According to Bogolubov postulate (various texts name it differently) in Non-equilibrium thermodynamics, the number of needed parameters to describe our system is decreasing with time, and finally at infinity, once our system reaches its equilibrium state, we will need only the usual three thermodynamic parameters $T,V,N$ to define the state.
Ok, this seems to be very logical, however, how does entropy fit in there? Generally speaking we can say that entropy describes the disorder in our system, and the higher the entropy, the less order we have, and more disorder means less symmetry in the system. (Or is this statement wrong?)
And when a system has high symmetry, we need less parameters to describe it, which uncovers a contradiction than I can't understand:
A system has reached equilibrium state, when the system's entropy reaches its maximum (we are talking here about isolated systems only), but maximum entropy means maximum disorder, maximum disorder means the need for a lot of parameters to describe it due to luck of order. But that is the opposite of what the postulate above states.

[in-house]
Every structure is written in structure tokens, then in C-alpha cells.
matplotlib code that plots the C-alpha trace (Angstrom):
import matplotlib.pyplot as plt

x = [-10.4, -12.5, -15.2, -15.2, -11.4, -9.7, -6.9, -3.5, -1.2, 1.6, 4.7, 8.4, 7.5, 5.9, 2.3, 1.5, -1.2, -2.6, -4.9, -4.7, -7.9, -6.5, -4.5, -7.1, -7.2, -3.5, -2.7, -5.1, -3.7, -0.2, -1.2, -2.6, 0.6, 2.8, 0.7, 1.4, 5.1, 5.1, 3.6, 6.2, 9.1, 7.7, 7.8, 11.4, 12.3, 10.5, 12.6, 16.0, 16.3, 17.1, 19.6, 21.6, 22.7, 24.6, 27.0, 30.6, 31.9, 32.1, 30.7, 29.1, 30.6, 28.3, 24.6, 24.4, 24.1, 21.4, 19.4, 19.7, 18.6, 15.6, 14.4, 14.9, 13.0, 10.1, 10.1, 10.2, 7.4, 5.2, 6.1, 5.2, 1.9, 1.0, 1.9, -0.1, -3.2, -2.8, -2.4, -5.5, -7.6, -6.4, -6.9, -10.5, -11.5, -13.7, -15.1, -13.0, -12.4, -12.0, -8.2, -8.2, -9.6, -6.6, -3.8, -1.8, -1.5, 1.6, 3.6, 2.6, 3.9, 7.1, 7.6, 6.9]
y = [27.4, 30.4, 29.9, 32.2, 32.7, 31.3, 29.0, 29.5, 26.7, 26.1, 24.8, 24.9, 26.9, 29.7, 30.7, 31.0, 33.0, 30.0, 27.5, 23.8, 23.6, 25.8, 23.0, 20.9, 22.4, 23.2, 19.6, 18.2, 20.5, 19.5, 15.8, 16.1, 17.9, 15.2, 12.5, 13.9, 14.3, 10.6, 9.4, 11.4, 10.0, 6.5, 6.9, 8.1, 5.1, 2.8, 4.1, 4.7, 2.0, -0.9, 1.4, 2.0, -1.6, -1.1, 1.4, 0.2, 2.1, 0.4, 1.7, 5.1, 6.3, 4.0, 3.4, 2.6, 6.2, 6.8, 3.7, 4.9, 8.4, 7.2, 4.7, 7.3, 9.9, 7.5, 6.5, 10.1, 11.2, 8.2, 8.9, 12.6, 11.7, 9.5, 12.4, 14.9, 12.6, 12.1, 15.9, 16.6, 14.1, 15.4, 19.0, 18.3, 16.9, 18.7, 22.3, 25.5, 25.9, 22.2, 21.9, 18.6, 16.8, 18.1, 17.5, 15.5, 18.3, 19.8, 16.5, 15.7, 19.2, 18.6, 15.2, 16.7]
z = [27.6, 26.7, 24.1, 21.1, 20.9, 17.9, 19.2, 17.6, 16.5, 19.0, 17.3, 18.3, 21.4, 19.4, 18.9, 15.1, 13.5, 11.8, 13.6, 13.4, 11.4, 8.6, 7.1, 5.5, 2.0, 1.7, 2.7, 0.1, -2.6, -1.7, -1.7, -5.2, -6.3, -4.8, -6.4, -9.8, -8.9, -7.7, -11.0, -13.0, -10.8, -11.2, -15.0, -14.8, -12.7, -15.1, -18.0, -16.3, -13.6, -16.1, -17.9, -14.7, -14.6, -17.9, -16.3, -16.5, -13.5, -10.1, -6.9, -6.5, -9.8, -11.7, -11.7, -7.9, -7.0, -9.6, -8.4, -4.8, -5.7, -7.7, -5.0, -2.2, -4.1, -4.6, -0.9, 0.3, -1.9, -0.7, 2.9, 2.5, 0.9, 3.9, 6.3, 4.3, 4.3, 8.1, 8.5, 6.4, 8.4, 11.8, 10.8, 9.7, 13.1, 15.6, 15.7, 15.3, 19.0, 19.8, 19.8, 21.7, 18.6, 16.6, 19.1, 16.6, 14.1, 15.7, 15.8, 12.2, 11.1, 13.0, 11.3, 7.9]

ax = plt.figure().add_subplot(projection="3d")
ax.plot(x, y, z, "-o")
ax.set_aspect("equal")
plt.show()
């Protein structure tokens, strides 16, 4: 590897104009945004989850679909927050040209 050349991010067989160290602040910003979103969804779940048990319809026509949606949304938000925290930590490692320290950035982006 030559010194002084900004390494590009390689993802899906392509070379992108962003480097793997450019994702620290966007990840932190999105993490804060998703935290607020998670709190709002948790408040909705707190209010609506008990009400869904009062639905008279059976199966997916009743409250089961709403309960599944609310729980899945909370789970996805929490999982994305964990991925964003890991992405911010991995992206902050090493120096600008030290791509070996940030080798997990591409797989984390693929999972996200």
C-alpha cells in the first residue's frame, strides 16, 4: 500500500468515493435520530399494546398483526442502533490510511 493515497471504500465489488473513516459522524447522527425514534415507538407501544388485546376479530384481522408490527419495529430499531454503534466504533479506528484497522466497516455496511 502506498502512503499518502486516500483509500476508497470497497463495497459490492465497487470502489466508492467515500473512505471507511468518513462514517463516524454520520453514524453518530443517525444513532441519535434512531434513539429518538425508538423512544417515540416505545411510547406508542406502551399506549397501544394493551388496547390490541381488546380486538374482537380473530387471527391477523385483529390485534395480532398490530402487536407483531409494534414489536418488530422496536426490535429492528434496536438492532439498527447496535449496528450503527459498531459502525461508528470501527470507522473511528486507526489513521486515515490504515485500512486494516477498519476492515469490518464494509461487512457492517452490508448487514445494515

So where is the mistake in this statement? (I asked my professor and he answered that defining entropy in a non-equilibrium state is, for now, an open question but I think that the answer should lie somewhere else...) (in case there is really some relation between Entropy and Symmetry, please provide some math how this is accomplished)